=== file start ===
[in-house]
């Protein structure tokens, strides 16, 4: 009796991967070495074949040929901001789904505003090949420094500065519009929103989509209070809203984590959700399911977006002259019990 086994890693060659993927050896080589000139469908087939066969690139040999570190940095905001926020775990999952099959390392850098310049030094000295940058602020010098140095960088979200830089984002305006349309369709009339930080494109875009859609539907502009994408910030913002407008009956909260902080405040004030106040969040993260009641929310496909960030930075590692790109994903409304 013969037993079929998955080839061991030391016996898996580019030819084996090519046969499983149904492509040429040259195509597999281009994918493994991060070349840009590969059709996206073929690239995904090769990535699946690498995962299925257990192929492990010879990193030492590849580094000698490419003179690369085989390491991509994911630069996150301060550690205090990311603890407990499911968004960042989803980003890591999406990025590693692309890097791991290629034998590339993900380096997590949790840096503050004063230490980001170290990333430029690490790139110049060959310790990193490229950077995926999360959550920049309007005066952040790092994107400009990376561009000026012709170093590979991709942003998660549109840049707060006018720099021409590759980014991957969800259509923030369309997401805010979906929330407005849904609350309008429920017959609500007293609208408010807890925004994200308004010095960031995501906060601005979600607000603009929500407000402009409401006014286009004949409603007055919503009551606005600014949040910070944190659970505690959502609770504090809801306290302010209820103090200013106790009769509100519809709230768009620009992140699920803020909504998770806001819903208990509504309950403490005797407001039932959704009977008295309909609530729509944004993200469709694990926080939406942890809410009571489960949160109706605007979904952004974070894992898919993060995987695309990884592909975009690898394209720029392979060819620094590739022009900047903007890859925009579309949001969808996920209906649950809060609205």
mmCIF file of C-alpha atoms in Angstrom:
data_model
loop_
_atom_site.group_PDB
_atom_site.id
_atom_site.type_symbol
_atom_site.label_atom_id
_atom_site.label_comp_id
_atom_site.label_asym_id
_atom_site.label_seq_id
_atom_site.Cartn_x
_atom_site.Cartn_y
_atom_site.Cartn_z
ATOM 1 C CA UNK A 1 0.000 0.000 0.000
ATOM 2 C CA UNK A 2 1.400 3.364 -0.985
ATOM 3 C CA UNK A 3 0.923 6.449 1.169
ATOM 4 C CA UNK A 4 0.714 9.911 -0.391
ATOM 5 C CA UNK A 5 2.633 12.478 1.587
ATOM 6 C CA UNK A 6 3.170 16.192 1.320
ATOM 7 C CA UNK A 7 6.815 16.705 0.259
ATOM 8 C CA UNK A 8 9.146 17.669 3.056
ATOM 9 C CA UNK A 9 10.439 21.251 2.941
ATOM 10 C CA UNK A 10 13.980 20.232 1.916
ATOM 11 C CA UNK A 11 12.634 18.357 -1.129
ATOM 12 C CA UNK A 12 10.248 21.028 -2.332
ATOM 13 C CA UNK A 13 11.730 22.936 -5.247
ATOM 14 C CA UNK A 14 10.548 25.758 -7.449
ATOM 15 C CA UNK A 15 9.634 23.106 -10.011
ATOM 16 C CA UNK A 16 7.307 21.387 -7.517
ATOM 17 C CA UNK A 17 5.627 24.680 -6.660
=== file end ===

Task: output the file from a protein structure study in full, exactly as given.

[in-house]
């Protein structure tokens, strides 16, 4: 009796991967070495074949040929901001789904505003090949420094500065519009929103989509209070809203984590959700399911977006002259019990 086994890693060659993927050896080589000139469908087939066969690139040999570190940095905001926020775990999952099959390392850098310049030094000295940058602020010098140095960088979200830089984002305006349309369709009339930080494109875009859609539907502009994408910030913002407008009956909260902080405040004030106040969040993260009641929310496909960030930075590692790109994903409304 013969037993079929998955080839061991030391016996898996580019030819084996090519046969499983149904492509040429040259195509597999281009994918493994991060070349840009590969059709996206073929690239995904090769990535699946690498995962299925257990192929492990010879990193030492590849580094000698490419003179690369085989390491991509994911630069996150301060550690205090990311603890407990499911968004960042989803980003890591999406990025590693692309890097791991290629034998590339993900380096997590949790840096503050004063230490980001170290990333430029690490790139110049060959310790990193490229950077995926999360959550920049309007005066952040790092994107400009990376561009000026012709170093590979991709942003998660549109840049707060006018720099021409590759980014991957969800259509923030369309997401805010979906929330407005849904609350309008429920017959609500007293609208408010807890925004994200308004010095960031995501906060601005979600607000603009929500407000402009409401006014286009004949409603007055919503009551606005600014949040910070944190659970505690959502609770504090809801306290302010209820103090200013106790009769509100519809709230768009620009992140699920803020909504998770806001819903208990509504309950403490005797407001039932959704009977008295309909609530729509944004993200469709694990926080939406942890809410009571489960949160109706605007979904952004974070894992898919993060995987695309990884592909975009690898394209720029392979060819620094590739022009900047903007890859925009579309949001969808996920209906649950809060609205």
mmCIF file of C-alpha atoms in Angstrom:
data_model
loop_
_atom_site.group_PDB
_atom_site.id
_atom_site.type_symbol
_atom_site.label_atom_id
_atom_site.label_comp_id
_atom_site.label_asym_id
_atom_site.label_seq_id
_atom_site.Cartn_x
_atom_site.Cartn_y
_atom_site.Cartn_z
ATOM 1 C CA UNK A 1 0.000 0.000 0.000
ATOM 2 C CA UNK A 2 1.400 3.364 -0.985
ATOM 3 C CA UNK A 3 0.923 6.449 1.169
ATOM 4 C CA UNK A 4 0.714 9.911 -0.391
ATOM 5 C CA UNK A 5 2.633 12.478 1.587
ATOM 6 C CA UNK A 6 3.170 16.192 1.320
ATOM 7 C CA UNK A 7 6.815 16.705 0.259
ATOM 8 C CA UNK A 8 9.146 17.669 3.056
ATOM 9 C CA UNK A 9 10.439 21.251 2.941
ATOM 10 C CA UNK A 10 13.980 20.232 1.916
ATOM 11 C CA UNK A 11 12.634 18.357 -1.129
ATOM 12 C CA UNK A 12 10.248 21.028 -2.332
ATOM 13 C CA UNK A 13 11.730 22.936 -5.247
ATOM 14 C CA UNK A 14 10.548 25.758 -7.449
ATOM 15 C CA UNK A 15 9.634 23.106 -10.011
ATOM 16 C CA UNK A 16 7.307 21.387 -7.517
ATOM 17 C CA UNK A 17 5.627 24.680 -6.660